Thrombosis, or the pooling of poorly circulated blood in the legs and upper body, is an urgent concern for people in wheelchairs and those in the advanced stages of muscular dystrophy. Left untreated, it can cause blood clots and lead to a heart attack or stroke.
Even passengers on a long airplane flight, says Peter van Kollenburg, should get up once or twice during their journey and move around the aircraft.
Students from The Netherlands came to Lehigh to compare prototypes.
Van Kollenburg, a professor of electronical engineering at the Fontys University of Professional Education in The Netherlands, and seven Fontys engineering students no doubt remembered to stretch their limbs on a recent transatlantic flight that brought them to Lehigh.
The students, who are enrolled in Fontys’s integrated product development (IPD) program, worked long distance last fall with IPD students from Lehigh and from Mexico’s Instituto Tecnologico y de Estudios Superiores de Monterrey (ITESM) on the International Wheelchair Improvement Project.
Collaborating by phone and e-mail, in Internet chat rooms and in a video-conferencing session, the three teams of students designed a product that could one day make life easier for 1.5 million Americans and millions more worldwide who use wheelchairs.
Their goal: To design a device that would allow wheelchair users to press a button and actively exercise their upper and lower bodies. Users now rely on nurses or therapists to move their muscles and prevent thrombosis.
A crank call
The three teams divided the work. The Fontys team fashioned a device to exercise the arms and upper body of wheelchair patients. The Lehigh team did likewise for the legs and ankles. The Mexican team developed an ergonomically appealing, demographically targeted industrial design for the wheelchair.
On Dec. 11, the Fontys and Lehigh teams assembled in the Wilbur Powerhouse to meet in person and review each other’s prototypes.
The prototype wheelchair
The Lehigh team described their visit to Good Shepherd Rehabilitation Home in Allentown, sponsor of the project, where they spoke with wheelchair users. The team members—Wilhelm Heinrich, Jack Reany, Holly Thompson, Matthew Tomik, Baskar Vempati and Michael Fendya—all graduate students in mechanical engineering, had two core objectives: simplicity and a user’s ability to exercise.
The Lehigh team devised a crank system, containing a crankshaft and a connecting rod and requiring only an on-off switch, to rotate a user’s knees and ankles. The rod length can be adjusted to achieve the optimal angle for rotation depending on the user’s size.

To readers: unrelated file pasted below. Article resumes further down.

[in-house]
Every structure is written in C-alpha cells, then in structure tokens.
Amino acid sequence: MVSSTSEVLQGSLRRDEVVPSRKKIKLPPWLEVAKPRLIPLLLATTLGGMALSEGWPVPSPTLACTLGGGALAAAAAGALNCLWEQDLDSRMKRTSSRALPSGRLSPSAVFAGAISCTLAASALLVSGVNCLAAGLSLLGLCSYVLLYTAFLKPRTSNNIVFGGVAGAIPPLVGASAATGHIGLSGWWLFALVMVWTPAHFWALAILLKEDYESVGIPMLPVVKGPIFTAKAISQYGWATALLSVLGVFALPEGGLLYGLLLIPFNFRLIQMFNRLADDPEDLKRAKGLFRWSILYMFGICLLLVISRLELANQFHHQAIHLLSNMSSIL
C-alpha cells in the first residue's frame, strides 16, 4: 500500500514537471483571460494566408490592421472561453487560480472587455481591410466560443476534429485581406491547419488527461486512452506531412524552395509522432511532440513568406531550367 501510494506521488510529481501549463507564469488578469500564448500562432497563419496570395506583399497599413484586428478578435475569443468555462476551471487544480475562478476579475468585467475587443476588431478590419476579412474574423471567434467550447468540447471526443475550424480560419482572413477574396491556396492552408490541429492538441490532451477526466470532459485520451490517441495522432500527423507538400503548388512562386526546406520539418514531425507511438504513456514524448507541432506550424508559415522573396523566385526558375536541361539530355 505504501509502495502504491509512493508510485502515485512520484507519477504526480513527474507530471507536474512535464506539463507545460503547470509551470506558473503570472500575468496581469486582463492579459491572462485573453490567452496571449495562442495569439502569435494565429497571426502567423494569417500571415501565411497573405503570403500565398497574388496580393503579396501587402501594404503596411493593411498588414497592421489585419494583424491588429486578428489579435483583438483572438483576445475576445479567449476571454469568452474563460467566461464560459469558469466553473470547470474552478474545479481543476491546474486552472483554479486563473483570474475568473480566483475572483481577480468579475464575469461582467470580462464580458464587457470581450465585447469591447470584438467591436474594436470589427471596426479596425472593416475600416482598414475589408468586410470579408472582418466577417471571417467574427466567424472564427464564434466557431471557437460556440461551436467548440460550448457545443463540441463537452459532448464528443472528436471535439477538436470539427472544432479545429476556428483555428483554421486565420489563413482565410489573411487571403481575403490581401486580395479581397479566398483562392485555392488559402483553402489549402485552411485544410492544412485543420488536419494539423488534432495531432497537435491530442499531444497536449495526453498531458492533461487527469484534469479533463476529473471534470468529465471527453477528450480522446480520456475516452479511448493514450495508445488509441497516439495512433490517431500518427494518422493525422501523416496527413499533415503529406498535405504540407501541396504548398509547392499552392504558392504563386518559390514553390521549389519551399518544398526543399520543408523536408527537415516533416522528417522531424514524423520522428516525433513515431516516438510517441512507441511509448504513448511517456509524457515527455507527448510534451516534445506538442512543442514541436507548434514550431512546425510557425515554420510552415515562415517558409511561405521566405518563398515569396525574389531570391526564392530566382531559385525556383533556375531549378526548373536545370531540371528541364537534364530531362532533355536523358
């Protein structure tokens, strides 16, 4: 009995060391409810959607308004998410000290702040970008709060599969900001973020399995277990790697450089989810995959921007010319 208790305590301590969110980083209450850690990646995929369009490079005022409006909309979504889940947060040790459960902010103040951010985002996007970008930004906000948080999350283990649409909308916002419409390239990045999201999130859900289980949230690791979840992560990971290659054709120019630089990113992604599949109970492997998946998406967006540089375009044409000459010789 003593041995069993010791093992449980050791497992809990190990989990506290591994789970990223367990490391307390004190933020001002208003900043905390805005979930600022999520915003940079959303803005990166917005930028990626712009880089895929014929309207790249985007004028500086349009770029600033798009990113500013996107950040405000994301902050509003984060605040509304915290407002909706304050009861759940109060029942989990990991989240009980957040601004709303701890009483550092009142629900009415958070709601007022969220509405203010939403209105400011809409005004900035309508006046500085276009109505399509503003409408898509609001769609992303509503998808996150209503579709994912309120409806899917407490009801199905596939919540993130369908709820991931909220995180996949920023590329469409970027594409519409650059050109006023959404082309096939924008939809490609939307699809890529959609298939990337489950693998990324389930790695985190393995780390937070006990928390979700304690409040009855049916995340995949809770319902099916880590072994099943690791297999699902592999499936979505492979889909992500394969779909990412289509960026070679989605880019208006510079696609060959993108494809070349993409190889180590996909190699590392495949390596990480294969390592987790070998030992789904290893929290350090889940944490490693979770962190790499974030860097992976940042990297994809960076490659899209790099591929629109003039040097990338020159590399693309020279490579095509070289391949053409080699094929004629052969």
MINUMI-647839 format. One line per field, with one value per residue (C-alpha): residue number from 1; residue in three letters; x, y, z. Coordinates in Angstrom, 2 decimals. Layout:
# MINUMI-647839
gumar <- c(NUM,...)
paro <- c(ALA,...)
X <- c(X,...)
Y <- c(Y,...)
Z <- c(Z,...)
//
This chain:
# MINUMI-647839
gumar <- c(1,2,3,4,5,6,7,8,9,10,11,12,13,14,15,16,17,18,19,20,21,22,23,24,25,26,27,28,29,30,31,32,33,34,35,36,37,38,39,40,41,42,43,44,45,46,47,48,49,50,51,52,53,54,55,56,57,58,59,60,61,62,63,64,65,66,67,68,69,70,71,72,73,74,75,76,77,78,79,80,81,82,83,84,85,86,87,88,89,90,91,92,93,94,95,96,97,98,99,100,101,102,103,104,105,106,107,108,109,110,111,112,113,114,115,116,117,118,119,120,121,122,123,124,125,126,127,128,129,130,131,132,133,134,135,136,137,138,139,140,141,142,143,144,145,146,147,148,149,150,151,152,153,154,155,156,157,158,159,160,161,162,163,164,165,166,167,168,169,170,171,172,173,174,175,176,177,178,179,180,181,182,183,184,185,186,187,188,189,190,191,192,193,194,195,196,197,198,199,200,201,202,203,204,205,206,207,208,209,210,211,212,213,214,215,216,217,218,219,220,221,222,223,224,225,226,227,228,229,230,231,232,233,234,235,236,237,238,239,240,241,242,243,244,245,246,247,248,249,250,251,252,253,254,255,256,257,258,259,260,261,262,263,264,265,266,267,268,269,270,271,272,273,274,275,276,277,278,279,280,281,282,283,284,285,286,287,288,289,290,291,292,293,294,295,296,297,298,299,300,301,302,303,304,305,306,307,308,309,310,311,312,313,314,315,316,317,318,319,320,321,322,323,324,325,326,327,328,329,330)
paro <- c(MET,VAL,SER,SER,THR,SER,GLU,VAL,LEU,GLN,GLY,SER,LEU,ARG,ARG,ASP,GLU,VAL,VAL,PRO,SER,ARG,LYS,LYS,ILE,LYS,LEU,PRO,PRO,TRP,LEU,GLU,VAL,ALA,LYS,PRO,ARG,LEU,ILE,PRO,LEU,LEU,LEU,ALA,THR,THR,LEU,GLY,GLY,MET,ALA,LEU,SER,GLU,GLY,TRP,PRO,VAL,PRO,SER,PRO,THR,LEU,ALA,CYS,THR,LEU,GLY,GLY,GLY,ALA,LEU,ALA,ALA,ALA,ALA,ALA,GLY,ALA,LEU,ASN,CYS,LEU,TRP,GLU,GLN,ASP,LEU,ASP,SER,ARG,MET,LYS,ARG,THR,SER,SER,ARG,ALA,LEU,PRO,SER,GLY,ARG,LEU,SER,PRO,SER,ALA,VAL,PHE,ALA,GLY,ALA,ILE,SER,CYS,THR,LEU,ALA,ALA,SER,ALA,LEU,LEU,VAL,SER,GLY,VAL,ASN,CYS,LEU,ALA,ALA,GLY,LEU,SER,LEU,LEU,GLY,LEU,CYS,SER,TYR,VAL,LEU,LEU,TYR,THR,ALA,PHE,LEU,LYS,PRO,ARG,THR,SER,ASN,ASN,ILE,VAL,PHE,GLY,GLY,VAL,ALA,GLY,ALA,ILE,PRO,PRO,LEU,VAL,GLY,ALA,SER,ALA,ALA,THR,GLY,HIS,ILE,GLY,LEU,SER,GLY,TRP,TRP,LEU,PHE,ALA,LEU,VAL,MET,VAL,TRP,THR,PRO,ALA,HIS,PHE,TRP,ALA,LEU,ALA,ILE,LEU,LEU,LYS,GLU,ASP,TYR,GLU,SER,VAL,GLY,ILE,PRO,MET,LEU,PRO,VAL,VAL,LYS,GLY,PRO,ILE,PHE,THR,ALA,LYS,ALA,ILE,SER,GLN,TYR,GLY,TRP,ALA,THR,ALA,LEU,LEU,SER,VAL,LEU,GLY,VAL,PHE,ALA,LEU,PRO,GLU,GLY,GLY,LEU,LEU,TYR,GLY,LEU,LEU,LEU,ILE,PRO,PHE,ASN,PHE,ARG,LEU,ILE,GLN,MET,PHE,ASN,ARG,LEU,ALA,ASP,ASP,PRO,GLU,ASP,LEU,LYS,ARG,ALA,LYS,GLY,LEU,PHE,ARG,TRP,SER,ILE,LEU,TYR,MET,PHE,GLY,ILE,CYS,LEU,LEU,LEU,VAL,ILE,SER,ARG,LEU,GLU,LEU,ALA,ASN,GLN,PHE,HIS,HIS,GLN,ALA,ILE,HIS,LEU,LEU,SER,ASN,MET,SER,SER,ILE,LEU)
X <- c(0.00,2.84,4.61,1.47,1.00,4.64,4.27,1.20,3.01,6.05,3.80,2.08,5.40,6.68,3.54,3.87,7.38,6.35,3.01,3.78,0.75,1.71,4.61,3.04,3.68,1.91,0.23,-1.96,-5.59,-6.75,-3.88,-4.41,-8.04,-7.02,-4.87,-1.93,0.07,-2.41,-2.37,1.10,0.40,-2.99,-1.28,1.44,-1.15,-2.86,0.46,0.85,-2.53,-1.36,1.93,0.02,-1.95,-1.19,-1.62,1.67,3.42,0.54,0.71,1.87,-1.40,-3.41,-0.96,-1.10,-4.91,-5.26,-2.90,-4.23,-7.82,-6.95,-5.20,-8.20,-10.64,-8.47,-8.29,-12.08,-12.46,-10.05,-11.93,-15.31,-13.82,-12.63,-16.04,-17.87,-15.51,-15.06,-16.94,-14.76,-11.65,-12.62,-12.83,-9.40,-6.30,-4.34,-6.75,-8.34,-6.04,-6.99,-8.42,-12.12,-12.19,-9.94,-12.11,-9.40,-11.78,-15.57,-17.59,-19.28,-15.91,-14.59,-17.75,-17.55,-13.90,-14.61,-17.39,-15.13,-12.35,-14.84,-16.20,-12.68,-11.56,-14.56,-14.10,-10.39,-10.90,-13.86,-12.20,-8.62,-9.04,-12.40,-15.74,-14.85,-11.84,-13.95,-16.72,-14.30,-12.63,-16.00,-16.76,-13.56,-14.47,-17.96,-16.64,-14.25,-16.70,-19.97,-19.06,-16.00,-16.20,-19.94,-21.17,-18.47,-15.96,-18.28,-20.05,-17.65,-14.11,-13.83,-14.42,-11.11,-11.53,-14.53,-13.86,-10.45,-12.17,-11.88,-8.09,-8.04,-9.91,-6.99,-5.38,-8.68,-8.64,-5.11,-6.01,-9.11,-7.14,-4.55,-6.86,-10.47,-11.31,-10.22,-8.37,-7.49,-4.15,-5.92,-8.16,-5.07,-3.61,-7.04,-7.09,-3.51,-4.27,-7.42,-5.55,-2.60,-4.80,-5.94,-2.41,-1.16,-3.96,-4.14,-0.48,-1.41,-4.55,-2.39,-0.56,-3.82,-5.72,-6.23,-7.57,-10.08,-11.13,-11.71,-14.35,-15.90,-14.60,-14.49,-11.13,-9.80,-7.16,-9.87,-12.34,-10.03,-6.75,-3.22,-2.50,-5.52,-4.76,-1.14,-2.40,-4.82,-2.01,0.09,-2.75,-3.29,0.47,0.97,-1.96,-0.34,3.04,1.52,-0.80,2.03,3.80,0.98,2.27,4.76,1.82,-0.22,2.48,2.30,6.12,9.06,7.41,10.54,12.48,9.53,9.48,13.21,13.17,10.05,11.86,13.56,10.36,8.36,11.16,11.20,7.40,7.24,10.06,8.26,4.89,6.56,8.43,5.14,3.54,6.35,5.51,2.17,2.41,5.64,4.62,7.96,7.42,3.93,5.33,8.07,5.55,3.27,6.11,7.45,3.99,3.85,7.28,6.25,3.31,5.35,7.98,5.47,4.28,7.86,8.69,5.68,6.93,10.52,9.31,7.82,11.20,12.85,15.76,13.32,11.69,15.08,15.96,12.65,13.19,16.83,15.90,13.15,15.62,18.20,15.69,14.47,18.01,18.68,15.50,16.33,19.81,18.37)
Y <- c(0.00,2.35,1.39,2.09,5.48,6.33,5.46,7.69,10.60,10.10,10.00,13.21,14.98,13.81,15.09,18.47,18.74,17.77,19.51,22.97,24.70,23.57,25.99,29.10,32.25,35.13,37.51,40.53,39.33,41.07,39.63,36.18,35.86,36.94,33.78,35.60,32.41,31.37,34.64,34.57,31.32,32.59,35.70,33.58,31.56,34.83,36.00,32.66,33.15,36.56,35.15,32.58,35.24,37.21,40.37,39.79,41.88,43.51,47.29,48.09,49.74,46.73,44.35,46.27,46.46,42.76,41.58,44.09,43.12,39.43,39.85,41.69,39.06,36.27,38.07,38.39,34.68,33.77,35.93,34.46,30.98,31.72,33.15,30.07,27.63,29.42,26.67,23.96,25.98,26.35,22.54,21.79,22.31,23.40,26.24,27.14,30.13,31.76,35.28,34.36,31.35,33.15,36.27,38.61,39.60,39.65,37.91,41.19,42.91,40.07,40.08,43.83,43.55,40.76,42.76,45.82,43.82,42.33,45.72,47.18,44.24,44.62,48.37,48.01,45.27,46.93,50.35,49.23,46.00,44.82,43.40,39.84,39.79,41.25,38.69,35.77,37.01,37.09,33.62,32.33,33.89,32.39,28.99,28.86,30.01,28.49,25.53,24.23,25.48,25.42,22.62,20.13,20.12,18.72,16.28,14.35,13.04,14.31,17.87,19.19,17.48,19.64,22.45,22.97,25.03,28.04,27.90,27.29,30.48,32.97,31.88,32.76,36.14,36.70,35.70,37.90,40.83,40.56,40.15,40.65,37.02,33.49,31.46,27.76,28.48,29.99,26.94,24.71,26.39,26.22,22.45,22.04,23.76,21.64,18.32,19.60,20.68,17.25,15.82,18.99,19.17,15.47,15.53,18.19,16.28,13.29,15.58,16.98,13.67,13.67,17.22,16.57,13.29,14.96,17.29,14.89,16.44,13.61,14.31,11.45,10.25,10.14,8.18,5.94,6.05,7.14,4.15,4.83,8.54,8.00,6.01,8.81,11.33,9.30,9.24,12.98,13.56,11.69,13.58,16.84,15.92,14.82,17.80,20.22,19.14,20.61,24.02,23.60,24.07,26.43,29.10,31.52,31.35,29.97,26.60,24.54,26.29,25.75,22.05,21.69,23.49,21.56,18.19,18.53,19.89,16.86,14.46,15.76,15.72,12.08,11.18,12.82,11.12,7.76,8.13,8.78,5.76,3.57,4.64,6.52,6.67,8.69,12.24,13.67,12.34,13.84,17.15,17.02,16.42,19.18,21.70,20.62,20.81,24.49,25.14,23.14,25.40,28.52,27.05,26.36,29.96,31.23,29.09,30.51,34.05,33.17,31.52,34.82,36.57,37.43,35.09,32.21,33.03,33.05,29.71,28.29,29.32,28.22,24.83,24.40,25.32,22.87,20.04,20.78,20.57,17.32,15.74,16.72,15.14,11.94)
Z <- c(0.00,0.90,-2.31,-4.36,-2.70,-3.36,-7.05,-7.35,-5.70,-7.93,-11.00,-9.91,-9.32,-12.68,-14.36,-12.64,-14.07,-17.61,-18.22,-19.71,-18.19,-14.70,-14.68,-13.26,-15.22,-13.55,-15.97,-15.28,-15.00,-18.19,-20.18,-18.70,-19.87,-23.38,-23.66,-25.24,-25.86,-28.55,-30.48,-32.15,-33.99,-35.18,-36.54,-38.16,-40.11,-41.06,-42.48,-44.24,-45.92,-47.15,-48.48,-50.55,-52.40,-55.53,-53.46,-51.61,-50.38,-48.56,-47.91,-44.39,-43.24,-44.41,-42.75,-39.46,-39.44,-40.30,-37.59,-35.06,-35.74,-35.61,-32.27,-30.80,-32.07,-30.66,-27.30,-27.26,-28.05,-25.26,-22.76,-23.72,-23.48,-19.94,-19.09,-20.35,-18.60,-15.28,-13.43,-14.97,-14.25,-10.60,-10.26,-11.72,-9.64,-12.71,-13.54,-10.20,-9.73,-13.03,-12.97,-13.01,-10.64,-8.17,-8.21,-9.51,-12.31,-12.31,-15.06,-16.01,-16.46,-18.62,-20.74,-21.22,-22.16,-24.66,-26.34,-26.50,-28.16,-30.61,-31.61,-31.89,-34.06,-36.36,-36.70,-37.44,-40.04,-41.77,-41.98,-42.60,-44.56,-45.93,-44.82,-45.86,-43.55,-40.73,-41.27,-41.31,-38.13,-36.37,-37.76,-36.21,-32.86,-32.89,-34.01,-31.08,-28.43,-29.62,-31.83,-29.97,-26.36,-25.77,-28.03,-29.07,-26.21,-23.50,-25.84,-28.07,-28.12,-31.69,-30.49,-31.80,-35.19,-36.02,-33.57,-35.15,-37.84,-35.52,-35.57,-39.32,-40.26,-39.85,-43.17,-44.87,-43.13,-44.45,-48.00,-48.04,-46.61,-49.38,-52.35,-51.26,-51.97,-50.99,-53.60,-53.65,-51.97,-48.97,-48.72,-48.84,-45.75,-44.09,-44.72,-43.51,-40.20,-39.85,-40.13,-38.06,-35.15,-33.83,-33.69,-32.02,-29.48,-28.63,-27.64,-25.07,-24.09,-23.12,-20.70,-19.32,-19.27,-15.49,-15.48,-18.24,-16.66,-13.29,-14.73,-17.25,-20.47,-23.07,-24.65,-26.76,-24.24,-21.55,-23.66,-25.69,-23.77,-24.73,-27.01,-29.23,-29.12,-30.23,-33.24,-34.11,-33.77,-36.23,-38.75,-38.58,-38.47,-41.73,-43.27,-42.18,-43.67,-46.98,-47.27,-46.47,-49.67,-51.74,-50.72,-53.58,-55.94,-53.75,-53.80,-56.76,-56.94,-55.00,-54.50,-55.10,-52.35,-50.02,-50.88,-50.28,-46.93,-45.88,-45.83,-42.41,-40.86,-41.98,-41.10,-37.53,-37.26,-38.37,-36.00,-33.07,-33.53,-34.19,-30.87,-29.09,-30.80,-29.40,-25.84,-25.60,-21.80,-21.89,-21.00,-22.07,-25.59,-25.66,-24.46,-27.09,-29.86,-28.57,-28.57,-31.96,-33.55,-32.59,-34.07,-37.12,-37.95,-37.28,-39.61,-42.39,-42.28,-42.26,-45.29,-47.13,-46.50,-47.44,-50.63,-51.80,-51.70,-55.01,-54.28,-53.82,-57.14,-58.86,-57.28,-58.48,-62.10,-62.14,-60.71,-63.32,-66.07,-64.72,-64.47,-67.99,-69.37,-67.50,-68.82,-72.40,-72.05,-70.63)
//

The Fontys team also visited a hospital to consult with specialists, therapists and wheelchair users as part of their coursework in “assistive technology” and human engineering. The Fontys group worked last spring with the University of Bath in England on a similar IPD project. The Fontys portion of the current wheelchair project concluded with a presentation in The Netherlands on Jan. 22.
The six-year-old IPD program at Fontys has also had international collaborations with the Universities of Budapest, Magdeburg (Germany), Grenoble (France) and Oulu (Finland).
”A good lesson in motivation”
The Lehigh graduate IPD program was started in 1996 with grants from the Community of Agile Partners in Education (CAPE) and from NASA. It has collaborated on projects with Fontys, the Universities of Bath and Magdeburg, and, in 2003, Mexico’s Instituto Tecnologico y de Estudios Superiores de Monterrey (ITESM).
The wheelchair-improvement project, says Martin Post, a human mechanical engineering major at Fontys, “has widened my view of how people work on projects. It’s been good to see how American students work, and it’s been a good lesson in motivation.
“We had to keep in close contact by e-mail, phone and chat rooms. It took awhile to get disciplined, but we did. The time difference is six hours, and that took a while to get used to. Sometimes we called the Americans and Mexicans out of bed.”
Heinrich, who earned a B.S. in mechanical engineering from Lehigh in 1999, says the wheelchair project “was a great opportunity to learn integrated product development at the international level. We developed our goals and needs after communicating with the students at the University of Fontys. And we had the chance to work with actual Europeans and Mexicans.”
Heinrich is now a computer-aided design engineer with Delbar Products in Telford, Pa., where he works on the outside rear-view mirrors for the auto industry. As a Lehigh undergraduate, he did an IPD project on a head-restraint device for an infant car seat.
Van Kollenburg, who supervised the Fontys students, and John Ochs, Lehigh IPD director and professor of mechanical engineering and mechanics, say there are no formal plans to commercialize the new wheelchair designs. If individual students wish to carry the project further, university officials will give advice on establishing a start-up company and soliciting funding.
“Our goal was to give students a unique international experience in developing new products with an internationally dispersed design team,” says Ochs. “For a three-credit, one-semester course, I think our students accomplished quite a bit.”
Lehigh’s undergraduate IPD program, a four-year interdisciplinary program, was founded in 1994. It has received a grant from the U.S. Department of Labor and a curriculum innovation award from the American Society of Mechanical Engineers, and has been featured in The New York Times
and U.S. News & World Report
Seven undergraduate IPD teams from Lehigh have been selected to display their projects at the annual “March Madness of the Mind” through the years. The event has been held at the Smithsonian Institute’s National Museum of American History in Washington, D.C., and at the Museum of Science in Boston, Mass., and is scheduled next month for the Tech Museum of Innovation in San Jose,